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Request: Environmental consultant (ESA) field tips and tricks via /r/environmental_science

Environmental consultant (ESA) field tips and tricks

Hey everyone! I recently switched jobs to another consulting firm and I’m loving it! They offer bigger challenges and more interesting projects. The only downside is that they don’t have any field technicians, so we all have to do our own field work. Not that I haven’t done any field work before, but I’m finding some things tougher on my body now that I’m doing it more often. I’m female, and 4’11”, and while I’m confident I’m stronger than most my size, I’m not a weightlifter or have high endurance.

So I’m looking for some tips and tricks from some techs or other environmental consultants that do a lot of field work. Some things I’m particularly interested in knowing:

Is there a certain positioning or way you hold your waters tubing or tool that you use to help you when you’re developing your wells?

When you’re doing boreholes and looking for contamination, what would you look for for the different contaminant classes for submission to the lab (e.x. PHC, VOC, PAH, metals, grain size…. ) which ones are you submitting? I’ve heard different things like above the water table, highest reading from the PID, But different people I’m learning from sometimes tell me different things, and I haven’t yet found a book that might help me decide. Any advice?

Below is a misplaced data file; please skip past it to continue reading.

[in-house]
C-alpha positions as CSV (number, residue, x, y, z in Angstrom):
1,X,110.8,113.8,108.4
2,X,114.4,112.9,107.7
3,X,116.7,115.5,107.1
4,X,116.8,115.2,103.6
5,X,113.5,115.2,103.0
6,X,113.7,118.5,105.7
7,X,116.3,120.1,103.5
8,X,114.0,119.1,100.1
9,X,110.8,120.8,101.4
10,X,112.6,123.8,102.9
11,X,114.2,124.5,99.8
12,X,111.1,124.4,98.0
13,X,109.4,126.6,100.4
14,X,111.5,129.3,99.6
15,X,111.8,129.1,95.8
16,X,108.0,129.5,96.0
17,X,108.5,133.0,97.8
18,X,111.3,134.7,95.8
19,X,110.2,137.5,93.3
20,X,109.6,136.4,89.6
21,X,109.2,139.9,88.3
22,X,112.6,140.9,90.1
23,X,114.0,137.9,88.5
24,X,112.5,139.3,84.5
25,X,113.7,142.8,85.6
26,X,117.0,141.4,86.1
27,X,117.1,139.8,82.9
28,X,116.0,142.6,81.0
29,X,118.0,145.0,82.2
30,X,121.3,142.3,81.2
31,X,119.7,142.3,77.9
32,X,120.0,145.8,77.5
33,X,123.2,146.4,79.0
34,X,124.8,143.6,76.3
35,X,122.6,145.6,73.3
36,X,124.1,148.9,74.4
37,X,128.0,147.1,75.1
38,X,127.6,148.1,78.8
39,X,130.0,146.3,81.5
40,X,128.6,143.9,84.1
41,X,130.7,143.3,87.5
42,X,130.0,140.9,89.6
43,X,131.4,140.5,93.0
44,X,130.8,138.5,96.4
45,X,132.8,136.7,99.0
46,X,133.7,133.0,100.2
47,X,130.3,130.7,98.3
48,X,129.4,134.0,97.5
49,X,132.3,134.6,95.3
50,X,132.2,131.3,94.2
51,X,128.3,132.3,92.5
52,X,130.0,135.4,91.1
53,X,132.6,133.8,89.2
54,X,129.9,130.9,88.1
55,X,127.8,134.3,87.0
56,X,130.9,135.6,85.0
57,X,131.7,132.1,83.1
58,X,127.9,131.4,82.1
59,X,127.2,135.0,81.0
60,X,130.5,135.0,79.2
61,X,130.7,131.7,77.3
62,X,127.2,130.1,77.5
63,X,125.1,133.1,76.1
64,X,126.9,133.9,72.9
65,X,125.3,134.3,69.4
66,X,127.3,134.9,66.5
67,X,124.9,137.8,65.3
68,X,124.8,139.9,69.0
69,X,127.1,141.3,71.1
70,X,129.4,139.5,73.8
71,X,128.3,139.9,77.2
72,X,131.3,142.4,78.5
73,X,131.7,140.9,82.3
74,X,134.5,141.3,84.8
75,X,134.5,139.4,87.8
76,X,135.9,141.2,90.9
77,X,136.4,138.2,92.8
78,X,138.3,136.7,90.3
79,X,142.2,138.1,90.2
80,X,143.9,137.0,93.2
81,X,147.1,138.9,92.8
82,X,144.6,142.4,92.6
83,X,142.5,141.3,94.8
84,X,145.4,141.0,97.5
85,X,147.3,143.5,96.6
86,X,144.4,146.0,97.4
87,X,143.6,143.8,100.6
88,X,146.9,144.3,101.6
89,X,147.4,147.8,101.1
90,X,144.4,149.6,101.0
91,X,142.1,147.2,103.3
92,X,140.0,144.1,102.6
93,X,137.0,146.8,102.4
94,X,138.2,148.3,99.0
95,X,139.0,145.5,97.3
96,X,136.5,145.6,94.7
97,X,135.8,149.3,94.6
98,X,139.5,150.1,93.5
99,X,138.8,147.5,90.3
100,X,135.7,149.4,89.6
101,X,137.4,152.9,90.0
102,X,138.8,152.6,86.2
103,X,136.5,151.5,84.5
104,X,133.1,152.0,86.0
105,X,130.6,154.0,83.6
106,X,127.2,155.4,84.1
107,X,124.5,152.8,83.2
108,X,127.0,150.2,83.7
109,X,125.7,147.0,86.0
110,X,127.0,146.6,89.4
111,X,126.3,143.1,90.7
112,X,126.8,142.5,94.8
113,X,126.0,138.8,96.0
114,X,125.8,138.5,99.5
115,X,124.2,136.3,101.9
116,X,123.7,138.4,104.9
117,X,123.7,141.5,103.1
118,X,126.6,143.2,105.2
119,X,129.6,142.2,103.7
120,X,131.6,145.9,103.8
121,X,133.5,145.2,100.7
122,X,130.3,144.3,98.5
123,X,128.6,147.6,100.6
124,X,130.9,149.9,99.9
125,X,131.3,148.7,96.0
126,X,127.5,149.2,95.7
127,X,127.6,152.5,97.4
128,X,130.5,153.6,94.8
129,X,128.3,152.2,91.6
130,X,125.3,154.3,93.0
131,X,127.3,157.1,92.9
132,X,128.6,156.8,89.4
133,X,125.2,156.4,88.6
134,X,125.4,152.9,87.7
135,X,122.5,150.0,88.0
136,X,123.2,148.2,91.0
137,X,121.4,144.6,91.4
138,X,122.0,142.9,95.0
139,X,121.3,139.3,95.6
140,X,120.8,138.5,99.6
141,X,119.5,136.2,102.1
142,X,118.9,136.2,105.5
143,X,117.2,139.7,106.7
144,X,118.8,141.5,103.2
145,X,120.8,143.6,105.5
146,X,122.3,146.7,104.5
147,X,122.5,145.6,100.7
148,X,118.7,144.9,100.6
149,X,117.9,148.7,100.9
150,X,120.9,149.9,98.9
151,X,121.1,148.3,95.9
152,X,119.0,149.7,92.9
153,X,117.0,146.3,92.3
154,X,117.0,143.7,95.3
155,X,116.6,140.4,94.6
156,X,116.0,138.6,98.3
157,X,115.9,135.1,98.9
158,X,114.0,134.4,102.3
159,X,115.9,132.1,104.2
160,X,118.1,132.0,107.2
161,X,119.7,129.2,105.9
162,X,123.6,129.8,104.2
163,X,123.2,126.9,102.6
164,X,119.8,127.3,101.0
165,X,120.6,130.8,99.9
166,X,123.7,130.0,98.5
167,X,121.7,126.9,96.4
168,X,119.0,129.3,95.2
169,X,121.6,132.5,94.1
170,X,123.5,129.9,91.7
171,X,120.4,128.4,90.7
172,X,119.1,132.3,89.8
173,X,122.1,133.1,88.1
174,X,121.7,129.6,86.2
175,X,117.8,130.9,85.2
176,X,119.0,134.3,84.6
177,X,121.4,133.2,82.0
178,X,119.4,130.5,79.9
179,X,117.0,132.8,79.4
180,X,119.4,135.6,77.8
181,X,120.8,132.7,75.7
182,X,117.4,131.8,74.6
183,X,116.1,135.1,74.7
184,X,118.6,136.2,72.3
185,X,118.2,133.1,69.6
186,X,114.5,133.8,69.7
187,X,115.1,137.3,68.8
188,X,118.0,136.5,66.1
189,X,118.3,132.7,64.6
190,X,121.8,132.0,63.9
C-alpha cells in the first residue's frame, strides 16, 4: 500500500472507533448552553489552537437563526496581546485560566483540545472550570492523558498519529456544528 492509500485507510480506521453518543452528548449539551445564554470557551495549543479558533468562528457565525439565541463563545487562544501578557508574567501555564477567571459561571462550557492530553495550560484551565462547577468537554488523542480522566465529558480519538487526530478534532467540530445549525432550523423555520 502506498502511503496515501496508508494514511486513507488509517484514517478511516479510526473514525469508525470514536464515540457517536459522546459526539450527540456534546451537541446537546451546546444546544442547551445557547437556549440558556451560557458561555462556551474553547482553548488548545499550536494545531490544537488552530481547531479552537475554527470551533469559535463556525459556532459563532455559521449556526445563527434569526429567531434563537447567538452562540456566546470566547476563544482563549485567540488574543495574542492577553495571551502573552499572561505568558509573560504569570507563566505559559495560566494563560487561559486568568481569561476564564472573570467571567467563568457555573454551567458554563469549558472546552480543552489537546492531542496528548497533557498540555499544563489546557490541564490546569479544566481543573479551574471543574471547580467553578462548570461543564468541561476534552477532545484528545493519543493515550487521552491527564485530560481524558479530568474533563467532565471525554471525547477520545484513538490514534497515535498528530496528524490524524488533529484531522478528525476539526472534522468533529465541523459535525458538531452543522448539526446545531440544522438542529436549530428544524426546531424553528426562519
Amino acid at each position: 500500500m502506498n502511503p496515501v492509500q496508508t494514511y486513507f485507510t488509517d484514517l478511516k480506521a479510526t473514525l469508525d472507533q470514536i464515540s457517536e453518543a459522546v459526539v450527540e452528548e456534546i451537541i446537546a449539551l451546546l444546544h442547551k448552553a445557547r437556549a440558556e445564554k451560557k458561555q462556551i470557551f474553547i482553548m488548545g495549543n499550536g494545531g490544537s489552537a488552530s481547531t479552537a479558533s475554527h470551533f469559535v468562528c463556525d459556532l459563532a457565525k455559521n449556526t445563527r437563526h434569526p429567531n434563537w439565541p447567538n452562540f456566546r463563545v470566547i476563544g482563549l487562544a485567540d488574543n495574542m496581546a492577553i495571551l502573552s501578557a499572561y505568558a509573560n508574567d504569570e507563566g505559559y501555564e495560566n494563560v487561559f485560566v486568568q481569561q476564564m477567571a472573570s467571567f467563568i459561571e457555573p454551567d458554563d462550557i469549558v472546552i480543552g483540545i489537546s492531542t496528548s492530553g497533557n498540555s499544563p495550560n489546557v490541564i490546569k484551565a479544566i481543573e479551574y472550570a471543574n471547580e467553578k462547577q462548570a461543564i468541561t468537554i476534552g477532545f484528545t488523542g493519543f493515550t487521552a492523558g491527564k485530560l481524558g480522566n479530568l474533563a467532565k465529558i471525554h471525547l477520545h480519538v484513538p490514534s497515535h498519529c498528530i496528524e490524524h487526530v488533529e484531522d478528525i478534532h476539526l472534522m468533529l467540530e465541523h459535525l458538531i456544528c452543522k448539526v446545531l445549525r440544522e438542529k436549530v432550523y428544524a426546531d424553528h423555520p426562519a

Heavy lifting wise, do you guys have any tools you use? Maybe a rugged wagon or something?

any preferred brands of tools?

And of course, if you have any of your own tips and tricks, please throw them out! I’d greatly appreciate it.

Submitted May 18, 2017 at 10:03PM by Wickedandthedivine
via reddit links.ifttt.com/wf/click?upn=jGHDfwvrKDxaofcg5GVuliLDsuw0P-2B9GaaTl5R59ELo-3D_OdGlitjsxpU1WPoSMNCDAWwrJr23ovHwRqOykzGChBmmbxyueGAo67JCDMu3vA1WTyHPefBfAxT9Nw2Br9ZgHDYDYaRXbg9AI6Cbroutlfzj3ngOO7-2FwV…

 

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